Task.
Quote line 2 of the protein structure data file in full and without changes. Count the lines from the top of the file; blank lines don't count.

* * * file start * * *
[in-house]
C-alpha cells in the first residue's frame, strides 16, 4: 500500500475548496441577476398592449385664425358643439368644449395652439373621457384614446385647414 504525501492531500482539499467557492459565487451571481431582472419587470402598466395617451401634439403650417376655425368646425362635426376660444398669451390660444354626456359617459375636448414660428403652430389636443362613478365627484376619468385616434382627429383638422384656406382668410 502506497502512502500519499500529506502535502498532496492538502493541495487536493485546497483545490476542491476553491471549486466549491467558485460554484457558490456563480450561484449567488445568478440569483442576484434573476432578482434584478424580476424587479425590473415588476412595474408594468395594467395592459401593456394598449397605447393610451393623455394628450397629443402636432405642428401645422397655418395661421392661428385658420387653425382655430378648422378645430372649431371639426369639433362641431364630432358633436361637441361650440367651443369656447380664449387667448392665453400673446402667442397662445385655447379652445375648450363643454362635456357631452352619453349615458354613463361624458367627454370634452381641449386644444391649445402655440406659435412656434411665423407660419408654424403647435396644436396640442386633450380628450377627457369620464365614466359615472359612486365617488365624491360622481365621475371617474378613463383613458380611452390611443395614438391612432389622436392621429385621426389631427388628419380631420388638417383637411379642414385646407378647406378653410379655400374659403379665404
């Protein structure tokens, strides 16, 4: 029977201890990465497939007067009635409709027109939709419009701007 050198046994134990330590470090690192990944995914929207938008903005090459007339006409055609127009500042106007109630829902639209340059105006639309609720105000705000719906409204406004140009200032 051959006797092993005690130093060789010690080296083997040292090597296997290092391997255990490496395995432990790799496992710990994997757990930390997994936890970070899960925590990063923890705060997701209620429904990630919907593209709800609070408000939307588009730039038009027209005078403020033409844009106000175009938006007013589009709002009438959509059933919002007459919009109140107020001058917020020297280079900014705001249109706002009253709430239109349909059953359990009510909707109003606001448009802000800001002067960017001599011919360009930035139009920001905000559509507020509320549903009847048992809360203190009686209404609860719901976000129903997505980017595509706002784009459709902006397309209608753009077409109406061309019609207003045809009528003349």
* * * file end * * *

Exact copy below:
C-alpha cells in the first residue's frame, strides 16, 4: 500500500475548496441577476398592449385664425358643439368644449395652439373621457384614446385647414 504525501492531500482539499467557492459565487451571481431582472419587470402598466395617451401634439403650417376655425368646425362635426376660444398669451390660444354626456359617459375636448414660428403652430389636443362613478365627484376619468385616434382627429383638422384656406382668410 502506497502512502500519499500529506502535502498532496492538502493541495487536493485546497483545490476542491476553491471549486466549491467558485460554484457558490456563480450561484449567488445568478440569483442576484434573476432578482434584478424580476424587479425590473415588476412595474408594468395594467395592459401593456394598449397605447393610451393623455394628450397629443402636432405642428401645422397655418395661421392661428385658420387653425382655430378648422378645430372649431371639426369639433362641431364630432358633436361637441361650440367651443369656447380664449387667448392665453400673446402667442397662445385655447379652445375648450363643454362635456357631452352619453349615458354613463361624458367627454370634452381641449386644444391649445402655440406659435412656434411665423407660419408654424403647435396644436396640442386633450380628450377627457369620464365614466359615472359612486365617488365624491360622481365621475371617474378613463383613458380611452390611443395614438391612432389622436392621429385621426389631427388628419380631420388638417383637411379642414385646407378647406378653410379655400374659403379665404